Another nice gesture story in the news, although, sadly, it is once again about a performer giving the finger. This time it is the artist M.I.A..
M.I.A. giving everyone the finger during Superbowl 46 (Source BBC news – Getty Images)
Wikipedia (always good with the bare facts):
While performing with Madonna at the Super Bowl 46, M.I.A. gave the middle finger to a camera just before a cutaway during the halftime show. The gesture came during a performance of Madonna’s new single, “Give Me All Your Luvin’.” At the end of her lines, M.I.A. sang, “I don’t give a ***t.” The incident prompted apologies to be issued by NBC and the NFL.
One somewhat interesting element of the story is that apparently the gesture wasn’t picked up by the people responsible for detecting inappropriate stuff in the ‘delay system’. Well, it is fairly quick, but still easy to see. But then again, there is so much to see on the stage that perhaps they missed because they were looking at other things.
An interesting story in the news (here) and on YouTube today about gestures made by Robin van Persie. Best to watch the video first:
The video containing the gesture (for as long as it stays online…)
Apparently some people interpreted his gesture combination as the Roman/Fascist/Hitler greeting. He himself twittered in response:
Persie_Official Robin van Persie: It has been brought to my attention of some ridiculous allegations concerning my celebration of one of my goals yesterday. It is totally ludicrous to suggest that. My action of brushing my shoulder and pointing to my fans could be construed as anything else but of a showing of joy and celebration. To suggest this meant anything to the contrary is insulting and absolutely absurd as nothing else came into my mind.”
Apart from his grammar, I support his explanation of the gestures. “Brushing your shoulders” is indeed a Dutch gesture performed after performing great feats to indicate “that only ruffled my suit a bit” or “that hardly cost any effort”. Often accompanied with a grin or smirk and brash composure (as displayed here as well). And in this case he uses a salute to direct the gesture towards the audience, which I would interpret as an additional “and I do it all for you”.
This is however also a wonderful example of the importance of context, the perception of intentions, and the sensitivities of observers when it comes to interpreting the meaning of gestures. Someone who is suspicious of Van Persie (for whatever reason) or otherwise prone to ascribe ill intentions to him, may actually look at these gestures, in this situation, quite differently than most people. In this case however it would mean they think extremely lowly of him and of the Arsenal fans. Their line of thinking would run roughly as follows (and just to be certain: I do not agree with it): “I hate fascists/nazi’s. Van Persie may well a secret fascist/nazi. There are more like him in the Arsenal audience that he wishes to salute. He is using the pretext of cheering after a goal to make a (badly) camouflaged fascist salute. But he won’t get away with it, because I saw what I saw.” Well, I pity the one who thinks like that, sorry.
Just to end on a positive note: congrats to Van Persie for a wonderful performance. My hat’s off to you. You indeed make it look so easy sometimes.
Here is a funny video with Adam Hills, a comedian, about the funny side of a couple of BSL signs. It is a nice illustration of ambiguity, iconicity, distinctiveness and of how people can play with signs, gestures and language.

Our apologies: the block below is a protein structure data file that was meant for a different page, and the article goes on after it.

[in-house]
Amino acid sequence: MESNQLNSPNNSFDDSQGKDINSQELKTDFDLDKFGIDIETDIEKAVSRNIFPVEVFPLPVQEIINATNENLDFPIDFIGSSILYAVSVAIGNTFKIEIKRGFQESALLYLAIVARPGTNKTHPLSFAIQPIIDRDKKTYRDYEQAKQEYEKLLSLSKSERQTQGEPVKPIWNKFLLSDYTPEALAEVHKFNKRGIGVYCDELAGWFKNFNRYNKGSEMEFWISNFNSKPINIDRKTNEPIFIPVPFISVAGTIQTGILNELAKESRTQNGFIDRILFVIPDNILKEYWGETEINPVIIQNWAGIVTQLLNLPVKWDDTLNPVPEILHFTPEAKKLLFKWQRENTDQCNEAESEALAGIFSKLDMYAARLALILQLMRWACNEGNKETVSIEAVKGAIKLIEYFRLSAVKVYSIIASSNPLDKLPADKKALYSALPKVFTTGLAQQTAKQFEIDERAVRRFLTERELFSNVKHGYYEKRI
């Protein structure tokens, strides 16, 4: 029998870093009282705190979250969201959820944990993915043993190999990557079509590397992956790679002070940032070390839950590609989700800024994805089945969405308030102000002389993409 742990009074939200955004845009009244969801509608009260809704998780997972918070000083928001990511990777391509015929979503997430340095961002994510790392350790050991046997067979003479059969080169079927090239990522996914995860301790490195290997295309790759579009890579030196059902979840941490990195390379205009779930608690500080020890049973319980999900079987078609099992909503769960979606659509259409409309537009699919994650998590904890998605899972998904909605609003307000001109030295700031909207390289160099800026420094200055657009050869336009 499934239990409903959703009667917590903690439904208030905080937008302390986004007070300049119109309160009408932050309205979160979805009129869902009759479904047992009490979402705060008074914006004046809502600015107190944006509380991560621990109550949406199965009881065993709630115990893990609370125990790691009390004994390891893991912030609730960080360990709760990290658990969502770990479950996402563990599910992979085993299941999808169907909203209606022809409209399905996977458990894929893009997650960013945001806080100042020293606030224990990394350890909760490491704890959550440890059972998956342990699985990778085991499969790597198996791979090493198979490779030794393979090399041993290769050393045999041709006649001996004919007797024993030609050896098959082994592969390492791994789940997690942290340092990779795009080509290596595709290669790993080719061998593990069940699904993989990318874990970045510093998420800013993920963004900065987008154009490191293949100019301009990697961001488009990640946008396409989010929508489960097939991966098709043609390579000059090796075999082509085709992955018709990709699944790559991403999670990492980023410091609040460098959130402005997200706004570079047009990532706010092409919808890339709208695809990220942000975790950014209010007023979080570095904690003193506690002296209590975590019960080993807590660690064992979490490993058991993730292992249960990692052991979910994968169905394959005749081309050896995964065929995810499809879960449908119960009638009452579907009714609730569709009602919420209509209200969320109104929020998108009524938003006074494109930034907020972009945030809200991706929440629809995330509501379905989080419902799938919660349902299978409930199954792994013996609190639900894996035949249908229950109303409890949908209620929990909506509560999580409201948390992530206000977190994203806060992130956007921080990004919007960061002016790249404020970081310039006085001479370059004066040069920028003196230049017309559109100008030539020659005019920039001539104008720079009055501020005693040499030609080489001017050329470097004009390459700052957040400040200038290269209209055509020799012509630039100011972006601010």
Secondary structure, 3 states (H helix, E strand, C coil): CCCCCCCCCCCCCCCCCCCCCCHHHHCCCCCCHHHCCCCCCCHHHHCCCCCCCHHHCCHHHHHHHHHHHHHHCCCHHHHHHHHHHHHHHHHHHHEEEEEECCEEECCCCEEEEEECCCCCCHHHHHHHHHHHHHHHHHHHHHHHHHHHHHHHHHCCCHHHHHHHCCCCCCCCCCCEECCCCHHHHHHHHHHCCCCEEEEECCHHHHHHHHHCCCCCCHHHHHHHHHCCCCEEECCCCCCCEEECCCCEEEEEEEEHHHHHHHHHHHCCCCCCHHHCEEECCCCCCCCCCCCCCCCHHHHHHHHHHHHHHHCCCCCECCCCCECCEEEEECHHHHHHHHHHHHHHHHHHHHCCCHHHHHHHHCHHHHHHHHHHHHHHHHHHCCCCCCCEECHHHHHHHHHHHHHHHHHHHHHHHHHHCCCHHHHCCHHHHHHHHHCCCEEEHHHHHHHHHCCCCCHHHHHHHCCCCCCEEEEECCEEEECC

Avatar Kinect is a new social entertainment experience on Xbox LIVE bringing your avatar to life! Control your avatar’s movements and expressions with the power of Avatar Kinect. When you smile, frown, nod, and speak, your avatar will do the same.
Ah, new developments on the Kinect front, the premier platform for Vision based human action recognition if we were to judge by frequency of geeky news stories. For a while we have been seeing various gesture recognition ‘hacks’ (such as here). In a way, you could call all interaction people have with their Xbox games using a Kinect gesture recognition. After all, they communicate their intentions to the machine through their actions.
What is new about Avatar Kinect? Well, the technology appears to pay specific attention to facial movements, and possibly to specific facial gestures such as raising your eye brows, smiling, etc. The subsequent display of your facial movements on the face of your avatar is also a new kind of application for Kinect.
The Tech Behind Avatar Kinect
So, to what extent can smiles, frowns, nods and such expressions be recognized by a system like Kinect? Well, judging from the demo movies, the movements appear to have to be quite big, even exaggerated, to be handled correctly. The speakers all use exaggerated expressions, in my opinion. This limitation of the technology would certainly not be surprising because typical facial expressions consist of small (combinations of) movements. With the current state of the art in tracking and learning to recognize gestures making the right distinctions while ignoring unimportant variation is still a big challenge in any kind of gesture recognition. For facial gestures this is probably especially true given the subtlety of the movements.
A playlist with Avatar Kinect videos.
So, what is to be expected of Avatar Kinect. Well, first of all, a lot of exaggerating demonstrators, who make a point of gesturing big and smiling big. Second, the introduction of Second Life styled gesture routines for the avatar, just to spice up your avatars behaviour (compare here and here). That would be logical. I think there is already a few in the demo movies, like the guy waving the giant hand in a cheer and doing a little dance.